In recent weeks it's become apparent that Mitt Romney is a man of two faces.
There's the face that Romney tries to wear on the campaign trail, when he portrays himself as someone who would provide all Americans with opportunity. That's the face Romney wore during a recent interview when he assured Univision anchor Jorge Ramos, "My campaign is about the 100%."
But more Americans are catching onto the reality: that's not Mitt Romney's true face. Thanks to the now-notorious leaked fundraiser video and other evidence that's emerged during the campaign, voters are seeing what the real Mitt Romney is actually about: He's not running to be President of the United States, he's running to be President of the 1%. Romney would raid the poor and middle class to transfer more wealth to the wealthiest few -- and that would be a disaster for our economy.
Behind closed doors, in the company of his ultra-rich buddies at a campaign fundraiser, Romney told the truth about how he sees much of the country. The GOP nominee made it very clear that he doesn't think it's his job to care about 47% of Americans. He callously wrote off seniors, students, soldiers, and other Americans who don't pay income taxes as irresponsible "victims" dependent on the government. That's the real Mitt Romney -- the Mitt Romney his campaign is so eager to keep out of view. And the fundraising video is only one example.
His financial disclosure forms are another. In 2011, Romney declared to the public in his federal candidate filings that he stopped playing any role in the operations of Bain Capital after 1999. This is important, because it was after 1999 that Bain was most aggressively involved in outsourcing jobs. It's no surprise that Romney wants us to think he left Bain before that happened, but once again he's not leveling with voters. The truth is that Romney remained the sole shareholder and CEO of Bain Capital well past the date he claims he left. And his failure to report the truth to voters on his financial disclosure form could be a crime -- a violation of the federal False Statements Act -- as MoveOn argued in a 7-page legal analysis we submitted to the Department of Justice last week.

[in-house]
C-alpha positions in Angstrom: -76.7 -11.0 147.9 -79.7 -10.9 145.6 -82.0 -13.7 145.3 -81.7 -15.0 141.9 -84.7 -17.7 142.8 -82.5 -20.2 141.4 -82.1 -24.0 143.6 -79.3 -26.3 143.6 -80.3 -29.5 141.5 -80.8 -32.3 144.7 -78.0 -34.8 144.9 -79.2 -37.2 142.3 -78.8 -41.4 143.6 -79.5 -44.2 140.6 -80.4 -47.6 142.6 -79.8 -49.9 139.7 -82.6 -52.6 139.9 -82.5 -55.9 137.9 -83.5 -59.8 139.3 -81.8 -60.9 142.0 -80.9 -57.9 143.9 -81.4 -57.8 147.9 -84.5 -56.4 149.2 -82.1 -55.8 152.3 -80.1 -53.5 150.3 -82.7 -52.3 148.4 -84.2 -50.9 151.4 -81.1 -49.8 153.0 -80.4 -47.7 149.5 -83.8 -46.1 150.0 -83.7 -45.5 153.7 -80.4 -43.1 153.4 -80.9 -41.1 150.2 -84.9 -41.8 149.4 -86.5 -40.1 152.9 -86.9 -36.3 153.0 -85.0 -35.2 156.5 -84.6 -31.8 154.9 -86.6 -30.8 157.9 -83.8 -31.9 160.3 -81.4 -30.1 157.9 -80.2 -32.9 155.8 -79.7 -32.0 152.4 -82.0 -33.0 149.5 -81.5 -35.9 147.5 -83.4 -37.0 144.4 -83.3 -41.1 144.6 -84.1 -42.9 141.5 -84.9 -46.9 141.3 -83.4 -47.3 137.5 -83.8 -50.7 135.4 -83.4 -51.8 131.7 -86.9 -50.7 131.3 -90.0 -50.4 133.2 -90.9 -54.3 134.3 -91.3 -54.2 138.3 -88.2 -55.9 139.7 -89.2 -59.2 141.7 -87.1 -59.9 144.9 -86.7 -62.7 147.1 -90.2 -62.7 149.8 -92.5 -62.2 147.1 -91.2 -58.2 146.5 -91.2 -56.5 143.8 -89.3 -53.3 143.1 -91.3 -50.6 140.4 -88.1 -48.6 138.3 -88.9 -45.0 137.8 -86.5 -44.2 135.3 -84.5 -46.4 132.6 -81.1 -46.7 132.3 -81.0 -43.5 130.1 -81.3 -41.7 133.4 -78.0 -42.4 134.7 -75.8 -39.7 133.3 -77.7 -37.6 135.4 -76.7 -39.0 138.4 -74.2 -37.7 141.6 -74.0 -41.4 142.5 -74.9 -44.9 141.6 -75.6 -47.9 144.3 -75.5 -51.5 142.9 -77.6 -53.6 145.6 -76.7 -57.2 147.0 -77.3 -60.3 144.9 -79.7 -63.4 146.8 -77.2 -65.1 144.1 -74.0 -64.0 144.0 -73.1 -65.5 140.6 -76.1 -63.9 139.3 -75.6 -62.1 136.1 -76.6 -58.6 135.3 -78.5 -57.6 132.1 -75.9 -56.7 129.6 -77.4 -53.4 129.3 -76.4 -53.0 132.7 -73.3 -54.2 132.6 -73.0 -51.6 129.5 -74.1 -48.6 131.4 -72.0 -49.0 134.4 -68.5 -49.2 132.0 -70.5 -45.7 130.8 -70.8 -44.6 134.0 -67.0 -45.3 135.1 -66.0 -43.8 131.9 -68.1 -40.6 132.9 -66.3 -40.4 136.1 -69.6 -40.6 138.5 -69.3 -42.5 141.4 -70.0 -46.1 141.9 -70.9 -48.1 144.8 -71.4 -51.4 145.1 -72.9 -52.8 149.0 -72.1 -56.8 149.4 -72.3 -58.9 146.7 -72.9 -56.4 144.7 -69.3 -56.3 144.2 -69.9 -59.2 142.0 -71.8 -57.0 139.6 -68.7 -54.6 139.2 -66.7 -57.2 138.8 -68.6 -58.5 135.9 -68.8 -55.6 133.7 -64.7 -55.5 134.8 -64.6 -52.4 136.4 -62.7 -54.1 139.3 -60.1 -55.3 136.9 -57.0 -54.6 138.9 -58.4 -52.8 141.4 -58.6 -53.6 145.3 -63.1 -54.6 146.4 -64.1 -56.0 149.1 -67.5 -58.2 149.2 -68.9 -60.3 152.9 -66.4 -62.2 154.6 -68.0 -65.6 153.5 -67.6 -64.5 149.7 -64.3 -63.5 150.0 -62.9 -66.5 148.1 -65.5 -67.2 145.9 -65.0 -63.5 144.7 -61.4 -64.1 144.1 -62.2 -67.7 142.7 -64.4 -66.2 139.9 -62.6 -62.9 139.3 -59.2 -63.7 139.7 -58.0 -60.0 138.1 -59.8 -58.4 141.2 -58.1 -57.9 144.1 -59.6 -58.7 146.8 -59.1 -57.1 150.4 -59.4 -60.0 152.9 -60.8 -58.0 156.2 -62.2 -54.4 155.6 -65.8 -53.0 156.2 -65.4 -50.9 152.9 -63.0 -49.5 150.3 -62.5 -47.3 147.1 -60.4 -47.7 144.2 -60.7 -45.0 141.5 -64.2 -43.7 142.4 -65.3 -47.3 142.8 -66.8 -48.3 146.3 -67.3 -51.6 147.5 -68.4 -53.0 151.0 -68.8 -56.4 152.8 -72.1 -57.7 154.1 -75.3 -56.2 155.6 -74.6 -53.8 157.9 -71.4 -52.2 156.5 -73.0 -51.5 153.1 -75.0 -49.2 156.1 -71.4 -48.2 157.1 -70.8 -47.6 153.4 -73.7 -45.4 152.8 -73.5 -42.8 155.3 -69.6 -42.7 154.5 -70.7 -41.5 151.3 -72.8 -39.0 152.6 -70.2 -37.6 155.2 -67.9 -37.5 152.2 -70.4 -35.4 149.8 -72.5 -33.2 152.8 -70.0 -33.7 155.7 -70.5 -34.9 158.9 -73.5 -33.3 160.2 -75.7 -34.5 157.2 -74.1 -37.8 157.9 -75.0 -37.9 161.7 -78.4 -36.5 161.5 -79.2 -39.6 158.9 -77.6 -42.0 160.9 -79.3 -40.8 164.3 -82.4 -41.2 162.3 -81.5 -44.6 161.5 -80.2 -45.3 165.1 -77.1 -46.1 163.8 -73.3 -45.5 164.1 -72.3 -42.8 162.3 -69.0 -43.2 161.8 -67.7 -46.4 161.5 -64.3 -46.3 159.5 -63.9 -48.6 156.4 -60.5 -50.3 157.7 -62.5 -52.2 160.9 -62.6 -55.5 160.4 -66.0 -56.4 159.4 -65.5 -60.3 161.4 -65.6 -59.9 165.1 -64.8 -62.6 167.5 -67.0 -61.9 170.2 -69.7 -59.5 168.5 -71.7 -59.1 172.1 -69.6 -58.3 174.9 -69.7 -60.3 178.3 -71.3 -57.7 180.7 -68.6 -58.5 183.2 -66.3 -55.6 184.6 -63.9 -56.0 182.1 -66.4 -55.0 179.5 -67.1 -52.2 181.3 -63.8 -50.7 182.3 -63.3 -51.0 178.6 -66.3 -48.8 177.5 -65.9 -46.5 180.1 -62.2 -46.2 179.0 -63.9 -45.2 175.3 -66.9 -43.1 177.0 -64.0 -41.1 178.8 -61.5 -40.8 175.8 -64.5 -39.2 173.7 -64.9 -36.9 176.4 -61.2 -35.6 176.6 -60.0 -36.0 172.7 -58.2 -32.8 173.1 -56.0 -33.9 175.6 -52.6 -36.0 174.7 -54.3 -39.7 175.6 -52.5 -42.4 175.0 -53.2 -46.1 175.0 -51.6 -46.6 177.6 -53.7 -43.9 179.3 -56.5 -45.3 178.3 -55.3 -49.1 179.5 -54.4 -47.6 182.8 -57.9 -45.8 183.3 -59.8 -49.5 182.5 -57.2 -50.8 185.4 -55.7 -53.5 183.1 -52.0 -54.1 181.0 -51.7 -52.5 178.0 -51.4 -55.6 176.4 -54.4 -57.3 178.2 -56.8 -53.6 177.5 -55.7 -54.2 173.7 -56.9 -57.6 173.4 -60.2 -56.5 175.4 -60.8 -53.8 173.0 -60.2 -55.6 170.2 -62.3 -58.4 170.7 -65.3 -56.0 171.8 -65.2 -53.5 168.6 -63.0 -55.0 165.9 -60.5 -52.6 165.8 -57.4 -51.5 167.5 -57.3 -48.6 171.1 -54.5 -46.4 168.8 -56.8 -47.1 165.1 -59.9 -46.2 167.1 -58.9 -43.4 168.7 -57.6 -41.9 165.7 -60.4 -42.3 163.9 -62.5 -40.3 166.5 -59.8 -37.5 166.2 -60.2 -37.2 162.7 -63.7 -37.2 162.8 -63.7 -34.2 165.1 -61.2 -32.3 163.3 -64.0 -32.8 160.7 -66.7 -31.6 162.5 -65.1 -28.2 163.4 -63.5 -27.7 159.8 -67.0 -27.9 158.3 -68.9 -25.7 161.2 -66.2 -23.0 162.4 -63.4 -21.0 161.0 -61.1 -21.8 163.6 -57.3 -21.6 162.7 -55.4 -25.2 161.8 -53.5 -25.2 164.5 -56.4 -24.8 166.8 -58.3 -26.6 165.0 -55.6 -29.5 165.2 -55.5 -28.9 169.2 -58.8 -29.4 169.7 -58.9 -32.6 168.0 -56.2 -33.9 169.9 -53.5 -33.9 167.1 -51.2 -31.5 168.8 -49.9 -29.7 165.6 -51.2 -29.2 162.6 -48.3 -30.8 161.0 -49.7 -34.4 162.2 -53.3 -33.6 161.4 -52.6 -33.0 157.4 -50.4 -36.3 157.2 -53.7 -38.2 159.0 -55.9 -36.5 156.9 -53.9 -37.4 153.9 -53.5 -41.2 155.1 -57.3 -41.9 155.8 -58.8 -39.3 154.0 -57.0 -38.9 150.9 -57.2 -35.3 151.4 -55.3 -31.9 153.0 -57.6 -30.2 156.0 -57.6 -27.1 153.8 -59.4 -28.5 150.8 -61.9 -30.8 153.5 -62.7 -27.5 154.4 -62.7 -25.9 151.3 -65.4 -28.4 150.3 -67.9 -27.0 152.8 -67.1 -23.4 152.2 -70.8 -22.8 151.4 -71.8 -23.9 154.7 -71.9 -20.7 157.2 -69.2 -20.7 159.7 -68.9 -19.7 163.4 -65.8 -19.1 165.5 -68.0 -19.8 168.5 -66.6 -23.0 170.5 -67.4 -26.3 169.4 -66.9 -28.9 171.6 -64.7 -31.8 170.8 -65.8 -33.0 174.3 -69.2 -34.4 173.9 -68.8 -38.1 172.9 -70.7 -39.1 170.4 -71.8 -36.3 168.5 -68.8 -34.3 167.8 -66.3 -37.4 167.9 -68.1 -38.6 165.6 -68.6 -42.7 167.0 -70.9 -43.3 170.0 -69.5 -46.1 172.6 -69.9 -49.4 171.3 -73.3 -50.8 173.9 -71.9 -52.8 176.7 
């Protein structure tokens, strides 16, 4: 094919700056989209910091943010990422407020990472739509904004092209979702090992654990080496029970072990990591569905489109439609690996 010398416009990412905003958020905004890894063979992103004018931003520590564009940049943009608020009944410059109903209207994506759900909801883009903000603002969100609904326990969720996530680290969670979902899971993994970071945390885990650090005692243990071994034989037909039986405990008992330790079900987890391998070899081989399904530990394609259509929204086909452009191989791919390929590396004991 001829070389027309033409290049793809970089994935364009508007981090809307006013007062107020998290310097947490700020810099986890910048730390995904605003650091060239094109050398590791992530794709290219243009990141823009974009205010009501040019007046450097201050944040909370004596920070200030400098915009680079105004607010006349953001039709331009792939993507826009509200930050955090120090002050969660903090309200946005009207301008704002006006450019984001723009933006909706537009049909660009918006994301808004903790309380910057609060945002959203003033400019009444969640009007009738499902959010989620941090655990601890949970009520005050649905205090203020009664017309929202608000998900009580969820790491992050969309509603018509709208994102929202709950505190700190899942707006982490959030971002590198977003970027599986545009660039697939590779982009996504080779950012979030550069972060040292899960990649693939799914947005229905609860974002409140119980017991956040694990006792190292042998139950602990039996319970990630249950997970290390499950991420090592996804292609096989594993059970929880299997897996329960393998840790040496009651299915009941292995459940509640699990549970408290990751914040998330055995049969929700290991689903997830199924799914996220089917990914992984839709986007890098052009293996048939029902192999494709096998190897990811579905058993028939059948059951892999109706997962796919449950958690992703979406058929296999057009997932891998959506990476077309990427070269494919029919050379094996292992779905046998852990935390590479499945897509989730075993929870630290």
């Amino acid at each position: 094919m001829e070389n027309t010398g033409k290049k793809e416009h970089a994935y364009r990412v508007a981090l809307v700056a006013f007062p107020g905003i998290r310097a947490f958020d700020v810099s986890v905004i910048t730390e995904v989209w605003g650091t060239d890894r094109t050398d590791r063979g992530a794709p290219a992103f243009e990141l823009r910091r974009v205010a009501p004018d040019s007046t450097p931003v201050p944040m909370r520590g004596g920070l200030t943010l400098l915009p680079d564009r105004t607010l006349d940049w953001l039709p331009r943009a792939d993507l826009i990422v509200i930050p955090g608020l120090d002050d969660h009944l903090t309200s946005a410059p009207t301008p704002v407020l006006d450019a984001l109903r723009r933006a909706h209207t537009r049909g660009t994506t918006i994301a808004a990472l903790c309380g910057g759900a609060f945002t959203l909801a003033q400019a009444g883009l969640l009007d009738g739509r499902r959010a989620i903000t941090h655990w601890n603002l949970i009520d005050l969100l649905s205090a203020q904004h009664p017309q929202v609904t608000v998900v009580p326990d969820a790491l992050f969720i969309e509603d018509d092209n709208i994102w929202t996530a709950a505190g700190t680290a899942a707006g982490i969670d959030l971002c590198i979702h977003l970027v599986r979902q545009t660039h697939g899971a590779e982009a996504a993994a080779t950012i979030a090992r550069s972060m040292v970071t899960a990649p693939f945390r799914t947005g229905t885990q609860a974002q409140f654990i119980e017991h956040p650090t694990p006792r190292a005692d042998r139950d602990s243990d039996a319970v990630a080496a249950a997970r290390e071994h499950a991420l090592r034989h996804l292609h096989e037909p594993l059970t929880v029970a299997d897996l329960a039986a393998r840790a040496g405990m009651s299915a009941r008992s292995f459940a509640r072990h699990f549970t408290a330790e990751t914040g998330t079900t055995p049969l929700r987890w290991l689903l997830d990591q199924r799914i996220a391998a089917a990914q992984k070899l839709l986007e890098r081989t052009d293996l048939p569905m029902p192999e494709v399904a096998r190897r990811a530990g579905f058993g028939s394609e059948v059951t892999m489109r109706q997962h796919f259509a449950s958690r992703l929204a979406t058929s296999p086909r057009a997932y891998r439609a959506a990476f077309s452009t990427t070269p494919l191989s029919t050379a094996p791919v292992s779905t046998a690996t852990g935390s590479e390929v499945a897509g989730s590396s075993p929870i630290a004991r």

It's another episode that reveals there are two faces of Romney -- the one he wants to show the public, and the real Mitt, who was outsourcing jobs, raiding companies, and laying off workers as CEO of Bain Capital, just so he could line the pockets of his already-rich investors.
There's more. Romney says he's paid an "appropriate" tax rate of 14%, but we know he has hidden millions of dollars in a Swiss bank account and that he invested in shell corporations in Bermuda and the Cayman Islands. But after months of calls for transparency, Romney still refuses to reveal the truth and show the public more than just two years of his tax returns. Romney's father released 12 years of returns when he ran for president. Why won't Romney do the same and come clean? Maybe it's because Romney's tax returns show even more clearly that he is the candidate who would raid the poor and middle class to transfer wealth to the 1%.
Romney's repeated refusal to level with voters and say in public what he says behind closed doors should serve as a huge warning sign to voters. His refusal to disclose the truth about his record at Bain Capital and how he was able to pay a lower tax rate than the median middle class family mean he simply cannot be trusted to lead our country.
We need a president who's clear about where he stands. But in Mitt Romney, we have a candidate with two faces.